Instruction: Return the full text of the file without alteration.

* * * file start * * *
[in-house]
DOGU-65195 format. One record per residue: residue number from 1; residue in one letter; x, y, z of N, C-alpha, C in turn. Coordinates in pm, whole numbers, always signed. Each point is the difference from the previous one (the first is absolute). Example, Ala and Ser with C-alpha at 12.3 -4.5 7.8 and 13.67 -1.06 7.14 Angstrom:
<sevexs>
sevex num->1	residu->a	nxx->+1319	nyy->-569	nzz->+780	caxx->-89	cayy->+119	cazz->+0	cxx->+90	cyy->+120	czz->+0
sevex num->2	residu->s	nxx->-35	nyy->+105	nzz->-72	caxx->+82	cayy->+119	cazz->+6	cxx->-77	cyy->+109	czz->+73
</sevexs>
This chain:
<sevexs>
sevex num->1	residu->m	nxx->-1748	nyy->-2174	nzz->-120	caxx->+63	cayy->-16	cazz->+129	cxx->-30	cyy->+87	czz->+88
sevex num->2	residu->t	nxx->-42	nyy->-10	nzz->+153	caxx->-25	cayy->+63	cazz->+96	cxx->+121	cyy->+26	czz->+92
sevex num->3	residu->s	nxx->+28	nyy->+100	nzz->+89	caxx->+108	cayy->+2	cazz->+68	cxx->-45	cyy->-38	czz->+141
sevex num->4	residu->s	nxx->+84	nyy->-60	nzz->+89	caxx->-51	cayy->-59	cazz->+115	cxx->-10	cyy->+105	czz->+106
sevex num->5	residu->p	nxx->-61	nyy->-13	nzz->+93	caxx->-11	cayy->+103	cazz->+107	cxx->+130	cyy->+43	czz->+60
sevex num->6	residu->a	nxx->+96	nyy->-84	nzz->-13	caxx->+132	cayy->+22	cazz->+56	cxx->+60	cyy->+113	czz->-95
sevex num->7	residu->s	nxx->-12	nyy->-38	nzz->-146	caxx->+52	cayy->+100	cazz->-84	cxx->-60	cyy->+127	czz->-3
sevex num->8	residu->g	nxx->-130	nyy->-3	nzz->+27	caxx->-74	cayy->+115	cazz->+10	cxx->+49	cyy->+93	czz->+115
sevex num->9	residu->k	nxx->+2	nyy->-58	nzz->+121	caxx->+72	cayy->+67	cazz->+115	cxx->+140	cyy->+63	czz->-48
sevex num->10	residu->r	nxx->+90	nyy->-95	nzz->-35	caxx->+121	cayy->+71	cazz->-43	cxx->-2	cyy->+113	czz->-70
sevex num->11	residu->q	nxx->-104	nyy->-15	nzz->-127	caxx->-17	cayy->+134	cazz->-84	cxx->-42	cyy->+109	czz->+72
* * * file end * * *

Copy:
[in-house]
DOGU-65195 format. One record per residue: residue number from 1; residue in one letter; x, y, z of N, C-alpha, C in turn. Coordinates in pm, whole numbers, always signed. Each point is the difference from the previous one (the first is absolute). Example, Ala and Ser with C-alpha at 12.3 -4.5 7.8 and 13.67 -1.06 7.14 Angstrom:
<sevexs>
sevex num->1	residu->a	nxx->+1319	nyy->-569	nzz->+780	caxx->-89	cayy->+119	cazz->+0	cxx->+90	cyy->+120	czz->+0
sevex num->2	residu->s	nxx->-35	nyy->+105	nzz->-72	caxx->+82	cayy->+119	cazz->+6	cxx->-77	cyy->+109	czz->+73
</sevexs>
This chain:
<sevexs>
sevex num->1	residu->m	nxx->-1748	nyy->-2174	nzz->-120	caxx->+63	cayy->-16	cazz->+129	cxx->-30	cyy->+87	czz->+88
sevex num->2	residu->t	nxx->-42	nyy->-10	nzz->+153	caxx->-25	cayy->+63	cazz->+96	cxx->+121	cyy->+26	czz->+92
sevex num->3	residu->s	nxx->+28	nyy->+100	nzz->+89	caxx->+108	cayy->+2	cazz->+68	cxx->-45	cyy->-38	czz->+141
sevex num->4	residu->s	nxx->+84	nyy->-60	nzz->+89	caxx->-51	cayy->-59	cazz->+115	cxx->-10	cyy->+105	czz->+106
sevex num->5	residu->p	nxx->-61	nyy->-13	nzz->+93	caxx->-11	cayy->+103	cazz->+107	cxx->+130	cyy->+43	czz->+60
sevex num->6	residu->a	nxx->+96	nyy->-84	nzz->-13	caxx->+132	cayy->+22	cazz->+56	cxx->+60	cyy->+113	czz->-95
sevex num->7	residu->s	nxx->-12	nyy->-38	nzz->-146	caxx->+52	cayy->+100	cazz->-84	cxx->-60	cyy->+127	czz->-3
sevex num->8	residu->g	nxx->-130	nyy->-3	nzz->+27	caxx->-74	cayy->+115	cazz->+10	cxx->+49	cyy->+93	czz->+115
sevex num->9	residu->k	nxx->+2	nyy->-58	nzz->+121	caxx->+72	cayy->+67	cazz->+115	cxx->+140	cyy->+63	czz->-48
sevex num->10	residu->r	nxx->+90	nyy->-95	nzz->-35	caxx->+121	cayy->+71	cazz->-43	cxx->-2	cyy->+113	czz->-70
sevex num->11	residu->q	nxx->-104	nyy->-15	nzz->-127	caxx->-17	cayy->+134	cazz->-84	cxx->-42	cyy->+109	czz->+72